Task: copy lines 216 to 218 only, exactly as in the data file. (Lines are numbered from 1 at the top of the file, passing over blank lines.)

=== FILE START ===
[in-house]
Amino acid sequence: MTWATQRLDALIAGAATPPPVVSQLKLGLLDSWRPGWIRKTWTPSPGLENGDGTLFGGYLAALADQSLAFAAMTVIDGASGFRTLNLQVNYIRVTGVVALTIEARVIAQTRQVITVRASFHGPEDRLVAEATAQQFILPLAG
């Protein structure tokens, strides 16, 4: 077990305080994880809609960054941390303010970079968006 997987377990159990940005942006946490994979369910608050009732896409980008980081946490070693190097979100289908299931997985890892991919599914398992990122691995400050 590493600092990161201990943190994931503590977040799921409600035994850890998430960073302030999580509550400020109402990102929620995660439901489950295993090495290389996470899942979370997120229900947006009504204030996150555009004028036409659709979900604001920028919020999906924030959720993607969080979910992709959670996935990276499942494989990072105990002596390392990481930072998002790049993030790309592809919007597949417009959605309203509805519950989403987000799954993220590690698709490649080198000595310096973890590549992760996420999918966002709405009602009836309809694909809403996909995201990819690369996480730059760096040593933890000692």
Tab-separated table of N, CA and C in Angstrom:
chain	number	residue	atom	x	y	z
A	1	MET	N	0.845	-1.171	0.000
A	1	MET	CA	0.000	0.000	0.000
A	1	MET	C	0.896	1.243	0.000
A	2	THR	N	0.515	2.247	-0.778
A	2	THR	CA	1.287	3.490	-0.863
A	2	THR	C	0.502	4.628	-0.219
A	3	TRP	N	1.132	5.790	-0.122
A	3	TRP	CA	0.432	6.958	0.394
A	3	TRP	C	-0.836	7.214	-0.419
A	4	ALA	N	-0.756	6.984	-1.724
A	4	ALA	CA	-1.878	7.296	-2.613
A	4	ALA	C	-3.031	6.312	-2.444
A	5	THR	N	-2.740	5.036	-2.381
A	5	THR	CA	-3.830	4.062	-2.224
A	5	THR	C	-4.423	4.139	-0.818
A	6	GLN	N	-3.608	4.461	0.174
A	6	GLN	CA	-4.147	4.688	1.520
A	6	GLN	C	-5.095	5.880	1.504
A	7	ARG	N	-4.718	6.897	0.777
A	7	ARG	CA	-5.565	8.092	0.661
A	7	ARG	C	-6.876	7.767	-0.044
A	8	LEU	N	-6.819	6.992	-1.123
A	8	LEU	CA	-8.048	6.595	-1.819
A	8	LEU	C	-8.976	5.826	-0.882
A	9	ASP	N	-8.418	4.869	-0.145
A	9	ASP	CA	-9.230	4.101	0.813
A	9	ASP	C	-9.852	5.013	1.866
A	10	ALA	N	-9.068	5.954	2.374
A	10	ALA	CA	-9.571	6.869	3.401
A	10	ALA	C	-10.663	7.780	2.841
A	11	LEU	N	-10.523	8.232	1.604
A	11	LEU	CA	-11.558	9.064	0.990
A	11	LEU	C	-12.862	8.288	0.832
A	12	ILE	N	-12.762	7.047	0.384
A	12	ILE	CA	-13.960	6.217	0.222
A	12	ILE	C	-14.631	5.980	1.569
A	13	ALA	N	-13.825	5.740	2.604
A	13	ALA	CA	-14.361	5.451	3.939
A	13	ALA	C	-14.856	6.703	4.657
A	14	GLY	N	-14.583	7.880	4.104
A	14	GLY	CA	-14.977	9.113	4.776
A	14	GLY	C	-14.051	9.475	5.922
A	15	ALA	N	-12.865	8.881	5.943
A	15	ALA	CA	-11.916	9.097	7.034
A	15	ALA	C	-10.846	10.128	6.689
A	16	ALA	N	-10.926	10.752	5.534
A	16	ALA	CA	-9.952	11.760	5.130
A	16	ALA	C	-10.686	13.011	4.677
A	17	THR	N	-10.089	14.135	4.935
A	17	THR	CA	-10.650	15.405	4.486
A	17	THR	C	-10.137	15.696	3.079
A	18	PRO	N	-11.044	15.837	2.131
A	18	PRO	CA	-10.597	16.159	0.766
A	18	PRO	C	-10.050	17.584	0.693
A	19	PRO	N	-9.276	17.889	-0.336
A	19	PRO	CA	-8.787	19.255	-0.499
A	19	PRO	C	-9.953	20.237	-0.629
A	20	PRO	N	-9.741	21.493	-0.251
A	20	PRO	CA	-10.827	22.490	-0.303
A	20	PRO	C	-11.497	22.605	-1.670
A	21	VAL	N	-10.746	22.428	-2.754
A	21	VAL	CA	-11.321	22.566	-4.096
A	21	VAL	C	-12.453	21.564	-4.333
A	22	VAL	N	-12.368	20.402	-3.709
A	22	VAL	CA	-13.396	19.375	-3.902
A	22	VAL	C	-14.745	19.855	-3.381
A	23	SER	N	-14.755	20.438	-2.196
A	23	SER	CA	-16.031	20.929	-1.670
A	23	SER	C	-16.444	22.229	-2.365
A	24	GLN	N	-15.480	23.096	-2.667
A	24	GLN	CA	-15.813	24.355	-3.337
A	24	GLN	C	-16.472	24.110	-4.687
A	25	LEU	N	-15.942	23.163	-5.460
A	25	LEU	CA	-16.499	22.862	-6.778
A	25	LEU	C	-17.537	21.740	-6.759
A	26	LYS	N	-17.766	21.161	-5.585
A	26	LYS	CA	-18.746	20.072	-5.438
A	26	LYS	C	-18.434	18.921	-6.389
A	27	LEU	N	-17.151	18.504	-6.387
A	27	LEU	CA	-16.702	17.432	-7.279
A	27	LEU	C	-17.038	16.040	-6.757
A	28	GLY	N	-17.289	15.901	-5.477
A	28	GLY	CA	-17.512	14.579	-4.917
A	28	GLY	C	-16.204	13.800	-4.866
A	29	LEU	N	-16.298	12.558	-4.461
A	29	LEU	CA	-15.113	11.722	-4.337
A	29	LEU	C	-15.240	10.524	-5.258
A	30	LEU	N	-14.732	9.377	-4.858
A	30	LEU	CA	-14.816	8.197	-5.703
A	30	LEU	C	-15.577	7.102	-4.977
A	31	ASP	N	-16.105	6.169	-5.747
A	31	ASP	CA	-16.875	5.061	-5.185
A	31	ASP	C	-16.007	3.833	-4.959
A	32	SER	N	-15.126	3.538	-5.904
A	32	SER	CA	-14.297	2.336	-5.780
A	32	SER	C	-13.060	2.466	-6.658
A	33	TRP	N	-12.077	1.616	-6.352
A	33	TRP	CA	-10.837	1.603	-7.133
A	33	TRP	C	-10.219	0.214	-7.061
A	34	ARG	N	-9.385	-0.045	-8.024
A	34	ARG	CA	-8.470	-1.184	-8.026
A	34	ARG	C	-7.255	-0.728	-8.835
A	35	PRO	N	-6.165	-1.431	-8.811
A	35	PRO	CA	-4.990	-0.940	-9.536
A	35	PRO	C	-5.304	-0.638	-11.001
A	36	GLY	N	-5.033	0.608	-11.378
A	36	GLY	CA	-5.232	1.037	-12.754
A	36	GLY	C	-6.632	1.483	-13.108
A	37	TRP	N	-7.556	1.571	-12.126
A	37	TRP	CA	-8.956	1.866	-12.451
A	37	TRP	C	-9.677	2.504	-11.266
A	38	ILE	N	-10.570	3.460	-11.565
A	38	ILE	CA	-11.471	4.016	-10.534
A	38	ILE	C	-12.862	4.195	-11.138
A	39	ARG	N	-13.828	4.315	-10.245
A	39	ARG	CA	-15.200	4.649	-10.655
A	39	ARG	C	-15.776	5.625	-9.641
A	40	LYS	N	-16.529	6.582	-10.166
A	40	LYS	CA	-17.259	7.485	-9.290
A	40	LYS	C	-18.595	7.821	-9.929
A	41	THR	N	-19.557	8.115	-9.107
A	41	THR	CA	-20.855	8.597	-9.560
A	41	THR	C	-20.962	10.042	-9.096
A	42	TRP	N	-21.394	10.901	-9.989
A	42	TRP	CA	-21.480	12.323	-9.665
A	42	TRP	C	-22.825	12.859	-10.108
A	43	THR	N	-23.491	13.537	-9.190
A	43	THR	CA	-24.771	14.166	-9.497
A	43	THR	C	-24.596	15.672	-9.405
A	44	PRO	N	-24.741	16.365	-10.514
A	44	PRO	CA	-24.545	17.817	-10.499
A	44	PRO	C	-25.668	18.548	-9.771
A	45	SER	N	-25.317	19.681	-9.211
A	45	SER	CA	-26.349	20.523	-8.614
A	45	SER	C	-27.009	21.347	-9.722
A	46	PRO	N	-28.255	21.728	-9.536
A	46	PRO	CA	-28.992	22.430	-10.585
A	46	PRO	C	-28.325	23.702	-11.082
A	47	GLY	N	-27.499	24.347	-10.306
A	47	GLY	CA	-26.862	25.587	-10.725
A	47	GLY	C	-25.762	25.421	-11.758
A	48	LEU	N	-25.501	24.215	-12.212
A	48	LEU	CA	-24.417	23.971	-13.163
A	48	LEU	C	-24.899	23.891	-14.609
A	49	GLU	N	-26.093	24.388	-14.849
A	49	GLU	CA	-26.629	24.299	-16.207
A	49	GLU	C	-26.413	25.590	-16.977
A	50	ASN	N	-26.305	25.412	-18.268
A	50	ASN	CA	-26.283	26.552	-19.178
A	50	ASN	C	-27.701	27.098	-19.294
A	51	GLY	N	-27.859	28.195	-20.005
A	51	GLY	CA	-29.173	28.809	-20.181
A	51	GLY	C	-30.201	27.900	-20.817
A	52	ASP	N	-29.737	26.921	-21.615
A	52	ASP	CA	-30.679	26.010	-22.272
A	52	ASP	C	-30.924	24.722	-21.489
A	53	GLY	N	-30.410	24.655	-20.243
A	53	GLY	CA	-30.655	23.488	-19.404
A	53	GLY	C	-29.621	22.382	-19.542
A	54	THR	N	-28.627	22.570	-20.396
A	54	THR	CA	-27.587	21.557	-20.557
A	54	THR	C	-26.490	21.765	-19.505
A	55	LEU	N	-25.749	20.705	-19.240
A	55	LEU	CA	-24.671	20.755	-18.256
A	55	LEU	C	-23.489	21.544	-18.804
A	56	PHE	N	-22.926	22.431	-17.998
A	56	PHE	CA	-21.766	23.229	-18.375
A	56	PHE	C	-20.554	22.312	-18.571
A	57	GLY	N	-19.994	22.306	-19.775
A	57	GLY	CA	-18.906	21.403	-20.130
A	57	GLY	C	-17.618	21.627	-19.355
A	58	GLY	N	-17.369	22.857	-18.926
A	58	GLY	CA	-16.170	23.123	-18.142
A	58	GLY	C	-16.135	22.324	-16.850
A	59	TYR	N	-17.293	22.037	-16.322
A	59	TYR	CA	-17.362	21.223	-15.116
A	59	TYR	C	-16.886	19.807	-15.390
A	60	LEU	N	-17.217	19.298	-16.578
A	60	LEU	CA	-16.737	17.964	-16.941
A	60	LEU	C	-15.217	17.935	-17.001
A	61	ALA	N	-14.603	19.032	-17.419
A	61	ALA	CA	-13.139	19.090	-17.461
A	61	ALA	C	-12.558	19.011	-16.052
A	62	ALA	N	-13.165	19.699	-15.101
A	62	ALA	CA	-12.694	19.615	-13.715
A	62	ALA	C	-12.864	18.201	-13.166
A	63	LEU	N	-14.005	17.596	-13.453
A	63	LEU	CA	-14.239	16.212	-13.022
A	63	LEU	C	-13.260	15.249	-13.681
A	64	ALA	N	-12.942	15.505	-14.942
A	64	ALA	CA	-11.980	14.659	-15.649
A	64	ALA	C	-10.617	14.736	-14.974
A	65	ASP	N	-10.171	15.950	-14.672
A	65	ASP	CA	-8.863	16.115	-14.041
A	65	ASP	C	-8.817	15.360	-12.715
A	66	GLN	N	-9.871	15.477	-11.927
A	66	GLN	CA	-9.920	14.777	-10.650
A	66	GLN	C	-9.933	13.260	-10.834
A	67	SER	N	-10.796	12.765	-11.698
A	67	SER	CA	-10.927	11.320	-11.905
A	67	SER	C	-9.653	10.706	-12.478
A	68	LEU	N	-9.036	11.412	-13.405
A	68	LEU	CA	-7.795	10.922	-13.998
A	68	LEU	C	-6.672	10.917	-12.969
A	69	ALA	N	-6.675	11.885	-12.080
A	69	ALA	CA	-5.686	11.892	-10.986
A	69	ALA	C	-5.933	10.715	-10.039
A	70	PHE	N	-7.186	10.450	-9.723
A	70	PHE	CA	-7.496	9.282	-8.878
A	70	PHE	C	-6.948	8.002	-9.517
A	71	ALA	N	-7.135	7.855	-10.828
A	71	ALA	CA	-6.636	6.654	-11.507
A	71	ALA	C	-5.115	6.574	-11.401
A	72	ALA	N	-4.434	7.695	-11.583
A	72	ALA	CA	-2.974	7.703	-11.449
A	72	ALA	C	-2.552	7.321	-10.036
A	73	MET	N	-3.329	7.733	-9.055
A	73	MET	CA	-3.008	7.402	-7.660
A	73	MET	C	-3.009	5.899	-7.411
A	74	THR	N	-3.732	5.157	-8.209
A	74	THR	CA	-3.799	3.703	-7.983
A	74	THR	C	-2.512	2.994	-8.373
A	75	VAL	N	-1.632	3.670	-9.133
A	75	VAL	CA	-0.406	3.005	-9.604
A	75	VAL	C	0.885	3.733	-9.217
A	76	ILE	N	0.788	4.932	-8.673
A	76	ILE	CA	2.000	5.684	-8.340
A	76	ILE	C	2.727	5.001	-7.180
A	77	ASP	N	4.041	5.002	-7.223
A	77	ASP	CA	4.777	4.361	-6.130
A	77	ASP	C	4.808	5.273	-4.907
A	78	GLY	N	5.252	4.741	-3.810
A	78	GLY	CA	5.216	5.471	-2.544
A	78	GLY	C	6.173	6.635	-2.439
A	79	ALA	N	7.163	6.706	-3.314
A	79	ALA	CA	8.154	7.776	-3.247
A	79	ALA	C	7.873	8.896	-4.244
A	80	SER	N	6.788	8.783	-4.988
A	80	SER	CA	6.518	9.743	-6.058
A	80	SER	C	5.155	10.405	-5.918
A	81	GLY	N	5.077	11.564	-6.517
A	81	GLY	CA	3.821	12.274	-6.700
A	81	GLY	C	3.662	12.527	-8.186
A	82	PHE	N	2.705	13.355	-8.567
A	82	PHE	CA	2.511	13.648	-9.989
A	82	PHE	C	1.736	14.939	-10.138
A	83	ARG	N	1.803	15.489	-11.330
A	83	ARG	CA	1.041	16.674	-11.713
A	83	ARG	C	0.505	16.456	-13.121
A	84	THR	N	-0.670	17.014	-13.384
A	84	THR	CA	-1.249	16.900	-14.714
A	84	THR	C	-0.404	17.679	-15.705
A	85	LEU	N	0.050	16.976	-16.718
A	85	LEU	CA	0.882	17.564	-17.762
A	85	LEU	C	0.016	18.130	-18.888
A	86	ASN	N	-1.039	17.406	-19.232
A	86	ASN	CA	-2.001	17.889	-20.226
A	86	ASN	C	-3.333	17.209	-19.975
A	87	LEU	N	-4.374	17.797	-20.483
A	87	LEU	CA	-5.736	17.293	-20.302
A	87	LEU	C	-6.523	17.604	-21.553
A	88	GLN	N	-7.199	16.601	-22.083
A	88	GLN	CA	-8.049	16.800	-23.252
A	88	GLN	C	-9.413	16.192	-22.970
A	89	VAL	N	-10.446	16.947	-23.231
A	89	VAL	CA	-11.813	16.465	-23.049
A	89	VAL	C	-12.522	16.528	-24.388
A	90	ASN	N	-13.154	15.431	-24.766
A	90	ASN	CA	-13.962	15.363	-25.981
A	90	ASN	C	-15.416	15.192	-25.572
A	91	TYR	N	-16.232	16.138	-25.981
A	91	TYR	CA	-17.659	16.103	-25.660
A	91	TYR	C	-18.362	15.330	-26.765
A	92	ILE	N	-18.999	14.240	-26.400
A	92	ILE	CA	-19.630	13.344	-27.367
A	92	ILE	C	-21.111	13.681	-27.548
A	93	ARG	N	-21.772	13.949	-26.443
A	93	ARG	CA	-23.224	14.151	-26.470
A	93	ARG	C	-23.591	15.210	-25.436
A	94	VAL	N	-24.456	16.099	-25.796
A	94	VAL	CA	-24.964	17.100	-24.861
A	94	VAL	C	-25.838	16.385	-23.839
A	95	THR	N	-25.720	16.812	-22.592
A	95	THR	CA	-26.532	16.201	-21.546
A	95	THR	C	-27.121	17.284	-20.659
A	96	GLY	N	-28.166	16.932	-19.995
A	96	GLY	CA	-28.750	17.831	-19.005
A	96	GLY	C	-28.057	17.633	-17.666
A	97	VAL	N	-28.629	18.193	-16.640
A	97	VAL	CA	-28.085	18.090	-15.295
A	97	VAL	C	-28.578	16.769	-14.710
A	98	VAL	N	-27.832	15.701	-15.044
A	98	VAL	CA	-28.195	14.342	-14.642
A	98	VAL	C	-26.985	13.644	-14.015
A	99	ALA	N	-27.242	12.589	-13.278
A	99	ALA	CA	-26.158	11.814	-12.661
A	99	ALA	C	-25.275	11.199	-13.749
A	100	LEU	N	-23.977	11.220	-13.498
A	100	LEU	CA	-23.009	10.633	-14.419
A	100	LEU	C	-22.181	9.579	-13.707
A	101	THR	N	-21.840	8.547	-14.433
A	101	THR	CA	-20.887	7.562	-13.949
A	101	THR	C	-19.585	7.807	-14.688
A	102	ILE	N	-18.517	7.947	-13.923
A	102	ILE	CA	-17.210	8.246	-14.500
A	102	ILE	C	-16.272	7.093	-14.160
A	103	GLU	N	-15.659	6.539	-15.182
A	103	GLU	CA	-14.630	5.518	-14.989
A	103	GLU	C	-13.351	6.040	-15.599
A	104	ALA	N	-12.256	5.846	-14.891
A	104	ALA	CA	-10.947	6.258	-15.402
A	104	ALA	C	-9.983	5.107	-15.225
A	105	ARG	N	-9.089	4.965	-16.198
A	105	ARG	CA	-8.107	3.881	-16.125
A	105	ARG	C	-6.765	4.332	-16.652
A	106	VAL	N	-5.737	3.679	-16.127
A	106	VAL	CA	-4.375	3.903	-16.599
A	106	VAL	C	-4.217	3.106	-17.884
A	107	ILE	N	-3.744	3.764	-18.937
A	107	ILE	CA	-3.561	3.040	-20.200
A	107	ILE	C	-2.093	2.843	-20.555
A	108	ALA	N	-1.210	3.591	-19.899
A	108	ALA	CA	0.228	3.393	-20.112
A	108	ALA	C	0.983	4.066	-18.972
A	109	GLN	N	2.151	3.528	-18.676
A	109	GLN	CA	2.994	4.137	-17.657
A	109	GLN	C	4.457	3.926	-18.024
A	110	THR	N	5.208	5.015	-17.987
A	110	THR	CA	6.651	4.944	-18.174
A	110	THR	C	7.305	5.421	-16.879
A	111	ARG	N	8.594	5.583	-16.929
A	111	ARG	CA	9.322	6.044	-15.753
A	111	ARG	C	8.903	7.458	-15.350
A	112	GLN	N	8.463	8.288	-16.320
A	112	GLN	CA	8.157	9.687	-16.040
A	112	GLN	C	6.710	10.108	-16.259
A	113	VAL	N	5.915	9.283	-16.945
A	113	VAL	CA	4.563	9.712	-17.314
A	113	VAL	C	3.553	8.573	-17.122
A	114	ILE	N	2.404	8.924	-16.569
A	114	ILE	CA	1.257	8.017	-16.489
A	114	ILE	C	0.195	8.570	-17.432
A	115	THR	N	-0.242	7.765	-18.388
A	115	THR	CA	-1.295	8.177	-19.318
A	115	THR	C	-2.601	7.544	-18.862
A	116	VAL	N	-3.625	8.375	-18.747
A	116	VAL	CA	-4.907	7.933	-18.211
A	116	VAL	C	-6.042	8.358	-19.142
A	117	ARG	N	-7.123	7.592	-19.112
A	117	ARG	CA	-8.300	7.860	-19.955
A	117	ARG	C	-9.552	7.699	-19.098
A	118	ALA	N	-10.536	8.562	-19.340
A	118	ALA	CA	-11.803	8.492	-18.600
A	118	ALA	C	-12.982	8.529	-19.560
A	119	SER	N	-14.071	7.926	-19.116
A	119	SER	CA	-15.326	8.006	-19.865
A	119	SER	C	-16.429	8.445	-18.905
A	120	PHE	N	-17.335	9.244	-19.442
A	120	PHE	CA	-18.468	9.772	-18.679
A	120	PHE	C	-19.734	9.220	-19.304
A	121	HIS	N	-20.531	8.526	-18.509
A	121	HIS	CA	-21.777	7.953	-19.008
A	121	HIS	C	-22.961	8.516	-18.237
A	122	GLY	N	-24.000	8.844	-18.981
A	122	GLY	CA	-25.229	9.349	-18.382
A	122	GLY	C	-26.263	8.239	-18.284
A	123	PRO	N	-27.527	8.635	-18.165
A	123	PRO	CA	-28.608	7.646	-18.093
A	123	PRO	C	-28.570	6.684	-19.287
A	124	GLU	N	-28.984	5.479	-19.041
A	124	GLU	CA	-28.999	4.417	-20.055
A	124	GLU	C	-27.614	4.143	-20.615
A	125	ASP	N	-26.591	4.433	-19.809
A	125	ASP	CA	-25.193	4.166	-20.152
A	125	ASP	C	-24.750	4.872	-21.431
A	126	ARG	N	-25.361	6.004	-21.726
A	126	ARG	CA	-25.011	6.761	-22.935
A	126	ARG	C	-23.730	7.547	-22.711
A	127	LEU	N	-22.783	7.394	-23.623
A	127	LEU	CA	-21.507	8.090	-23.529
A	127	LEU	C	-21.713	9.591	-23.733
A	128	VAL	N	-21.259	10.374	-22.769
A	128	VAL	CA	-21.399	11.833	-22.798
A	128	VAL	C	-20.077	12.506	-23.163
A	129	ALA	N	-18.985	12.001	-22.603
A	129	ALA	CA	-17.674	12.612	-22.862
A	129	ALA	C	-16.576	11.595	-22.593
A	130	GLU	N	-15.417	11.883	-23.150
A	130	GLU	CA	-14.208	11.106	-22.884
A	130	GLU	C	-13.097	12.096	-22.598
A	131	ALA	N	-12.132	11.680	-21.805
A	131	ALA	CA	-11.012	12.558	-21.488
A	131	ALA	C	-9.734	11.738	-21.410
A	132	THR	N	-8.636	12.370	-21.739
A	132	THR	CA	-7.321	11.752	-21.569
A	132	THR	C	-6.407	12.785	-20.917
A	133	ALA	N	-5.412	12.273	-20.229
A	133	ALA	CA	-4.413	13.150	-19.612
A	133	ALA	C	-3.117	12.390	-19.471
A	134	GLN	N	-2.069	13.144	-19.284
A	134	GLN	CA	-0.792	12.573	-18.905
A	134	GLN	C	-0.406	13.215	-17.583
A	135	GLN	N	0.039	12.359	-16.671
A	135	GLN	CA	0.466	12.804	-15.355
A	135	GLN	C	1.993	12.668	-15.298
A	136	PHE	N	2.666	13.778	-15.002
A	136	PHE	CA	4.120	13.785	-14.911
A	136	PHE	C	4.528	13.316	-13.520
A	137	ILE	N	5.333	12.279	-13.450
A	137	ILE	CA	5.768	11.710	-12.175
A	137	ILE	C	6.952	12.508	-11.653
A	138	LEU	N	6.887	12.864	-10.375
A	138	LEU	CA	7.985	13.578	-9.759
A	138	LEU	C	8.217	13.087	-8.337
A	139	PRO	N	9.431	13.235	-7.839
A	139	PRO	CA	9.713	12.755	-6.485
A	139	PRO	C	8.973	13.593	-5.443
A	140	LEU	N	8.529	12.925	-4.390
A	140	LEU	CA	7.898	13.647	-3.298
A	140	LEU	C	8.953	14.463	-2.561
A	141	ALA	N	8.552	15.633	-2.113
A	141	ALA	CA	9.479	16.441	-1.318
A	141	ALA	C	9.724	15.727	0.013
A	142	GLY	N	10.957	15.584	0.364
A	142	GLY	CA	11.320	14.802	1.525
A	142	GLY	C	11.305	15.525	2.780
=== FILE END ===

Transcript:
A	71	ALA	N	-7.135	7.855	-10.828
A	71	ALA	CA	-6.636	6.654	-11.507
A	71	ALA	C	-5.115	6.574	-11.401